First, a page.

W3C home > Mailing lists > Public > www-html@w3.org > May 2007

Re: Cleaning House

From: Maciej Stachowiak <mjs@apple.com>
Date: Sun, 6 May 2007 05:38:50 -0700
Message-Id: <ECBF585B-1DC2-498D-9CD3-91F14FC10437@apple.com>
Cc: James Graham <jg307@cam.ac.uk>, Anne van Kesteren <annevk@opera.com>, Philip & Le Khanh <Philip-and-LeKhanh@royal-tunbridge-wells.org>, www-html@w3.org, public-html@w3.org
To: Tina Holmboe <tina@greytower.co.uk>

On May 6, 2007, at 5:17 AM, Tina Holmboe wrote:

> On Sun, May 06, 2007 at 01:08:19PM +0100, James Graham wrote:
>> "A question commonly asked of every lexicographer is "How do you  
>> choose
>> which words go into the Dictionary?"
>   [snip]
>> So they don't include everything but do include anything with
>> significant usage. It all seems rather sensible to me.
>   Indeed it does. But the important point is that there exist a
>   considered "protocol", if you will, for when and what to
>   include.
>   In the case of the WA1, things are included, or excluded, or
>   changed without rhyme or reason and without basis in actual,
>   real-life, examples or "proof"*.

Here's a study done by the WA1 editor:


Notice how the most commonly used classes in the wild (with a few  
exceptions) are related to WA1 elements or predefined class names.

So the criteria used for many of the changes were based on frequency  
of use, similar to the OED's inclusion criteria.

>   Add to it that markup languages /are/, by necessity, stricter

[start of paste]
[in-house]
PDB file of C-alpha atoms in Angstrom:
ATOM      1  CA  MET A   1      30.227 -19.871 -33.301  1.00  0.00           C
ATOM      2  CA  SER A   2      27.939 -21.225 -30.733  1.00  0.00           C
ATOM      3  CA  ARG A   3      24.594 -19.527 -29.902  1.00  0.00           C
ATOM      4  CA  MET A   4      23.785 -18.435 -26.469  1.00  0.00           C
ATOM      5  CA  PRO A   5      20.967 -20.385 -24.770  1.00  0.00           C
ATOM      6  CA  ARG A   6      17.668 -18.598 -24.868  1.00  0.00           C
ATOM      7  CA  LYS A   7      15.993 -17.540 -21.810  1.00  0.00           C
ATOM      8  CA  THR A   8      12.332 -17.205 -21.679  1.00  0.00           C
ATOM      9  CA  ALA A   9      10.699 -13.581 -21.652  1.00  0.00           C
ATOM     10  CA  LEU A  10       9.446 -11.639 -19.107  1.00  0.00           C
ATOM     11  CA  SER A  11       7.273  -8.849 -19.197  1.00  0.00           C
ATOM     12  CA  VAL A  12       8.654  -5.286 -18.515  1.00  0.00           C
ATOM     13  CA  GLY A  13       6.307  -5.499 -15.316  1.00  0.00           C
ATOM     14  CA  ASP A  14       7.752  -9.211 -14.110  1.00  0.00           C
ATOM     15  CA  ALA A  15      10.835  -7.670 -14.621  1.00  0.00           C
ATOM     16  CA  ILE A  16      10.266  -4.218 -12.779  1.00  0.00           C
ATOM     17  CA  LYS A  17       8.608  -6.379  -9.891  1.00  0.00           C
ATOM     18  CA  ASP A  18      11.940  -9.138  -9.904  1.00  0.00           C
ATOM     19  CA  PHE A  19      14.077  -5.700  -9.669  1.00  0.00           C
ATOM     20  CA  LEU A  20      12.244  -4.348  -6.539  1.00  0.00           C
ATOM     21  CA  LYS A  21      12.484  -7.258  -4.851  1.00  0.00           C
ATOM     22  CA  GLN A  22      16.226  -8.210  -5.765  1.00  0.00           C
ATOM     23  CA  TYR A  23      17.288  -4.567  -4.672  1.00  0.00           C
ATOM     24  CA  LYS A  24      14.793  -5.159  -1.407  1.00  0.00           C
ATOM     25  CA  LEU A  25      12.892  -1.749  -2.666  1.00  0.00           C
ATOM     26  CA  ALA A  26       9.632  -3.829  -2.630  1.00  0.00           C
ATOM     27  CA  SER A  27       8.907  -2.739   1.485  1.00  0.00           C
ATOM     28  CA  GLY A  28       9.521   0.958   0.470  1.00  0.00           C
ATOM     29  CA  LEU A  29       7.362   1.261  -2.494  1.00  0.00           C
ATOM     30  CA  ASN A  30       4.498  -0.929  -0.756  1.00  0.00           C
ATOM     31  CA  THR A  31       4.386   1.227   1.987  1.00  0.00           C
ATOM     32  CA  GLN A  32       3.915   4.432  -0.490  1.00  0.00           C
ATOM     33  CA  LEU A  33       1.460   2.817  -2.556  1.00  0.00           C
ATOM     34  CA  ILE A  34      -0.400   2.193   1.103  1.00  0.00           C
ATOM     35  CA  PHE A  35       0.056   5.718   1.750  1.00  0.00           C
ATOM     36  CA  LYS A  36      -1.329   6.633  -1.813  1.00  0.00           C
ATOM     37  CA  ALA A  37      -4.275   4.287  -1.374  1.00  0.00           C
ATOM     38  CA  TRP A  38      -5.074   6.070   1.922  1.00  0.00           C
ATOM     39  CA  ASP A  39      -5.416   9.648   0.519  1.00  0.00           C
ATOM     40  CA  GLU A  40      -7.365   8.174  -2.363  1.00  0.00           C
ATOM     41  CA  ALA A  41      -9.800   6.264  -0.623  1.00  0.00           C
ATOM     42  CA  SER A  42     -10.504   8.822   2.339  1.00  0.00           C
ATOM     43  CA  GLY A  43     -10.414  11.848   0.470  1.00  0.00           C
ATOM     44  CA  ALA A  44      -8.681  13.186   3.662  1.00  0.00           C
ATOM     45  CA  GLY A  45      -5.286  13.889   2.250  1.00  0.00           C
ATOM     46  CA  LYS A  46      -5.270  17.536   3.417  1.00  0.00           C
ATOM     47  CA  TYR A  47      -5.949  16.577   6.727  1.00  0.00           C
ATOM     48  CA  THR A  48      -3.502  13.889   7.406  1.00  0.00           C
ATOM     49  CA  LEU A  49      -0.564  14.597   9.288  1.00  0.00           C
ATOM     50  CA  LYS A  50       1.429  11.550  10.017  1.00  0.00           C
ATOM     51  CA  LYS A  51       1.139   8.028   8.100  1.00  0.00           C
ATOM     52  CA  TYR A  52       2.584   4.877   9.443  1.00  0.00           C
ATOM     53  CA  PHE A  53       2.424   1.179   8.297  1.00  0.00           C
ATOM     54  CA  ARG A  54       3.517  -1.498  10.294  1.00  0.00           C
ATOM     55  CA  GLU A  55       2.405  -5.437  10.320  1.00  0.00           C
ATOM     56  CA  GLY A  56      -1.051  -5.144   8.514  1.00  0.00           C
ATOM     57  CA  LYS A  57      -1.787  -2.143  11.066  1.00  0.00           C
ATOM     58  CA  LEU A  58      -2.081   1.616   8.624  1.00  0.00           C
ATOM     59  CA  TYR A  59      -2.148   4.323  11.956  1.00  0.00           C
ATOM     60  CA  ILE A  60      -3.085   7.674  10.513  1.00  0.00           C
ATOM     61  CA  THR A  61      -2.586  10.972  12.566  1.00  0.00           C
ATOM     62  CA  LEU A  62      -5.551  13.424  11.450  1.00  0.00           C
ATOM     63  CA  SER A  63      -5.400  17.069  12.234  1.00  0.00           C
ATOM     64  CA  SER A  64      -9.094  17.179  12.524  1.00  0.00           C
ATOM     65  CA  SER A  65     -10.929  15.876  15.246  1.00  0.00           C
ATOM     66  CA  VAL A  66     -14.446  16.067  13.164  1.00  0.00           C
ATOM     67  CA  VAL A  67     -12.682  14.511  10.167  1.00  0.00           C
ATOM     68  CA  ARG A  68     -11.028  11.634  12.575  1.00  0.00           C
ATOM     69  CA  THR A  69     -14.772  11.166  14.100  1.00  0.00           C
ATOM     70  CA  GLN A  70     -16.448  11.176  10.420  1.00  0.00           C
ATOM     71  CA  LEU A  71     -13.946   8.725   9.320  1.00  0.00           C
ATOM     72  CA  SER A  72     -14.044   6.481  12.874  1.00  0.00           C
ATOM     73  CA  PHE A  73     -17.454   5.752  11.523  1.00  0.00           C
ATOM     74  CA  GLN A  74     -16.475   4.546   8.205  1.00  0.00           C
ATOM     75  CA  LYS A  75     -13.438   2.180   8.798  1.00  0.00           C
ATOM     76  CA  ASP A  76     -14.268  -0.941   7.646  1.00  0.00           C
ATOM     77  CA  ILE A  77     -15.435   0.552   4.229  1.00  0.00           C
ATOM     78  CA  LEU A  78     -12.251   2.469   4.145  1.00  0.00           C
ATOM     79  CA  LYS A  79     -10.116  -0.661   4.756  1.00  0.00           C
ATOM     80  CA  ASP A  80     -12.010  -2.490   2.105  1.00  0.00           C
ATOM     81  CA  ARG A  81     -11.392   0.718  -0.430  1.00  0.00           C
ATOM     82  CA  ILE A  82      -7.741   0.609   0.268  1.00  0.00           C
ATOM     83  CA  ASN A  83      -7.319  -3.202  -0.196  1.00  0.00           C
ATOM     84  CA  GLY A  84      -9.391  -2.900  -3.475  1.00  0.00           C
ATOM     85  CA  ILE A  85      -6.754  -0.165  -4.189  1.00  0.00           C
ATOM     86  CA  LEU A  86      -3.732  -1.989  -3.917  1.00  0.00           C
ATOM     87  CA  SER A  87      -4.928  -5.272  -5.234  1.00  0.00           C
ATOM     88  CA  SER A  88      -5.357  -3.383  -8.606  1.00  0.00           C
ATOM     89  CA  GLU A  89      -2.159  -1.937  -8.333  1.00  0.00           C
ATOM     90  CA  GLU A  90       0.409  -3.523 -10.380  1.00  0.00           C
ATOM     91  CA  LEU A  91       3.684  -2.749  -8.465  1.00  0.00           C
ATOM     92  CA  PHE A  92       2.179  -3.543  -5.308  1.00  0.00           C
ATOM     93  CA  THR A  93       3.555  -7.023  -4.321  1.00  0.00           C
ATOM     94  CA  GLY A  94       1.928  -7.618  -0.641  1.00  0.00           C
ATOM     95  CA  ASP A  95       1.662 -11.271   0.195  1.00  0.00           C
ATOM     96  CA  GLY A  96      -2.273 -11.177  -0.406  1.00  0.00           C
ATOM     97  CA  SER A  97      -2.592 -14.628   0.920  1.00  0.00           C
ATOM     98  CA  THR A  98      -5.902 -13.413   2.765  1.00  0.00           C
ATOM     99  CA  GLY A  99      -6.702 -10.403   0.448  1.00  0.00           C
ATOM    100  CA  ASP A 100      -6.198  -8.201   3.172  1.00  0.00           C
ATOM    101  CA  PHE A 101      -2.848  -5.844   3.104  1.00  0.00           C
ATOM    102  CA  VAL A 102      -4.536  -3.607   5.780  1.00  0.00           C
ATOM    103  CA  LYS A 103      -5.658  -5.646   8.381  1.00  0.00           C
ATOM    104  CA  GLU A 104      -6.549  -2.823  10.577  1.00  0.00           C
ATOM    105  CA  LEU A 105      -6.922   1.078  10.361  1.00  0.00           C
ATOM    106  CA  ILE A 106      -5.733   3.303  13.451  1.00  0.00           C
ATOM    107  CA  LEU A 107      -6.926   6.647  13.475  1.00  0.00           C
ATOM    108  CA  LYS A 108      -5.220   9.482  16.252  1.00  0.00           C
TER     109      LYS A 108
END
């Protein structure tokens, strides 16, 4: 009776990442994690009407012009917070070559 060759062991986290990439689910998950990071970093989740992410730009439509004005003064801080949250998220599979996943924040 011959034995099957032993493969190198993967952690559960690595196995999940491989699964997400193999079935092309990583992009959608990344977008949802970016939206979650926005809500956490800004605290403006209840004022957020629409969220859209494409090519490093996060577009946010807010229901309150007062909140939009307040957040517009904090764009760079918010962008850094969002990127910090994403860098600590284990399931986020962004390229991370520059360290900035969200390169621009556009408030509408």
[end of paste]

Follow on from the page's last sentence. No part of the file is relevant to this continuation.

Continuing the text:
>   than natural languages, and the linguistic philosophies in
>   question does not apply.

The semantic meaning to be inferred from markup elements can't  
possible be that much stricter than natural languages, since whether  
a semantic use is conforming is based on the meaning of contained and  
surrounding natural language. Example:

"To detect that <em>the</em> is italicized for non-emphasis reasons,  
you need strong understanding of natural language. You would need to  
understand that I'm using italics to resolve use-mention ambiguity  
rather than to emphasize."

>  *
>   Without /apparent/ such, anyhow, since the WHATWG, oddly
>   enough for a group that consist of browser vendors, appear
>   not to read "wild" HTML ...

See large-scale study of HTML in the wild cited above (although I'd  
love to see a version that is even more quantitative and links to  
some samples, or better yet a fully reproducible experiment.)

Received on Sunday, 6 May 2007 12:39:51 UTC

This archive was generated by hypermail 2.4.0 : Thursday, 30 April 2020 16:21:03 UTC